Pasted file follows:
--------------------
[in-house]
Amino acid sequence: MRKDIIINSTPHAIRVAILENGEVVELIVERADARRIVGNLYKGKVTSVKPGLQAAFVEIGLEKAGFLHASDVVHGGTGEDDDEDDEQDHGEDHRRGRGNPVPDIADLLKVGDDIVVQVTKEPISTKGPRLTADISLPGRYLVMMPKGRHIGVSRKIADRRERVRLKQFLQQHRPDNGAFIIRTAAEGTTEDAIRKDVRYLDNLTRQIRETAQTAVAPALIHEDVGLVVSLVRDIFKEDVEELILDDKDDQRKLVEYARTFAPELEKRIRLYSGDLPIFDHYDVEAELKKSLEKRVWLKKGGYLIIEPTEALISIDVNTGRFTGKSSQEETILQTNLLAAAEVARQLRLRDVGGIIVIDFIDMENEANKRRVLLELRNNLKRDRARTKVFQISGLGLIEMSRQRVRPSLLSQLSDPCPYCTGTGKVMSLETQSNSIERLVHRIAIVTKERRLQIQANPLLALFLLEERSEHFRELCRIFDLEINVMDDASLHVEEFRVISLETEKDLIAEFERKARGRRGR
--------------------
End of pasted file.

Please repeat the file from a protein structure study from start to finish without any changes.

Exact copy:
[in-house]
Amino acid sequence: MRKDIIINSTPHAIRVAILENGEVVELIVERADARRIVGNLYKGKVTSVKPGLQAAFVEIGLEKAGFLHASDVVHGGTGEDDDEDDEQDHGEDHRRGRGNPVPDIADLLKVGDDIVVQVTKEPISTKGPRLTADISLPGRYLVMMPKGRHIGVSRKIADRRERVRLKQFLQQHRPDNGAFIIRTAAEGTTEDAIRKDVRYLDNLTRQIRETAQTAVAPALIHEDVGLVVSLVRDIFKEDVEELILDDKDDQRKLVEYARTFAPELEKRIRLYSGDLPIFDHYDVEAELKKSLEKRVWLKKGGYLIIEPTEALISIDVNTGRFTGKSSQEETILQTNLLAAAEVARQLRLRDVGGIIVIDFIDMENEANKRRVLLELRNNLKRDRARTKVFQISGLGLIEMSRQRVRPSLLSQLSDPCPYCTGTGKVMSLETQSNSIERLVHRIAIVTKERRLQIQANPLLALFLLEERSEHFRELCRIFDLEINVMDDASLHVEEFRVISLETEKDLIAEFERKARGRRGR